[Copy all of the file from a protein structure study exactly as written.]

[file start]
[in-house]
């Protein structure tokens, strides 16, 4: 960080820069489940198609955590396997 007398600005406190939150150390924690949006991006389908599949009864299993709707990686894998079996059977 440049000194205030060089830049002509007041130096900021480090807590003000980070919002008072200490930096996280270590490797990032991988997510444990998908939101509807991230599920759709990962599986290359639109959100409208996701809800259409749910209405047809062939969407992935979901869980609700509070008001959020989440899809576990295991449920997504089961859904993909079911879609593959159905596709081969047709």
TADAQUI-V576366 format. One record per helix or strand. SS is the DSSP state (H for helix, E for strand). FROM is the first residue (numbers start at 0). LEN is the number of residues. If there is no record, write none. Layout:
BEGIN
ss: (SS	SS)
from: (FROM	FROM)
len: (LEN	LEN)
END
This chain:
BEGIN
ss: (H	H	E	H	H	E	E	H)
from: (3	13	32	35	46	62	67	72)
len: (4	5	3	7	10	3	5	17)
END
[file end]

[in-house]
């Protein structure tokens, strides 16, 4: 960080820069489940198609955590396997 007398600005406190939150150390924690949006991006389908599949009864299993709707990686894998079996059977 440049000194205030060089830049002509007041130096900021480090807590003000980070919002008072200490930096996280270590490797990032991988997510444990998908939101509807991230599920759709990962599986290359639109959100409208996701809800259409749910209405047809062939969407992935979901869980609700509070008001959020989440899809576990295991449920997504089961859904993909079911879609593959159905596709081969047709």
TADAQUI-V576366 format. One record per helix or strand. SS is the DSSP state (H for helix, E for strand). FROM is the first residue (numbers start at 0). LEN is the number of residues. If there is no record, write none. Layout:
BEGIN
ss: (SS	SS)
from: (FROM	FROM)
len: (LEN	LEN)
END
This chain:
BEGIN
ss: (H	H	E	H	H	E	E	H)
from: (3	13	32	35	46	62	67	72)
len: (4	5	3	7	10	3	5	17)
END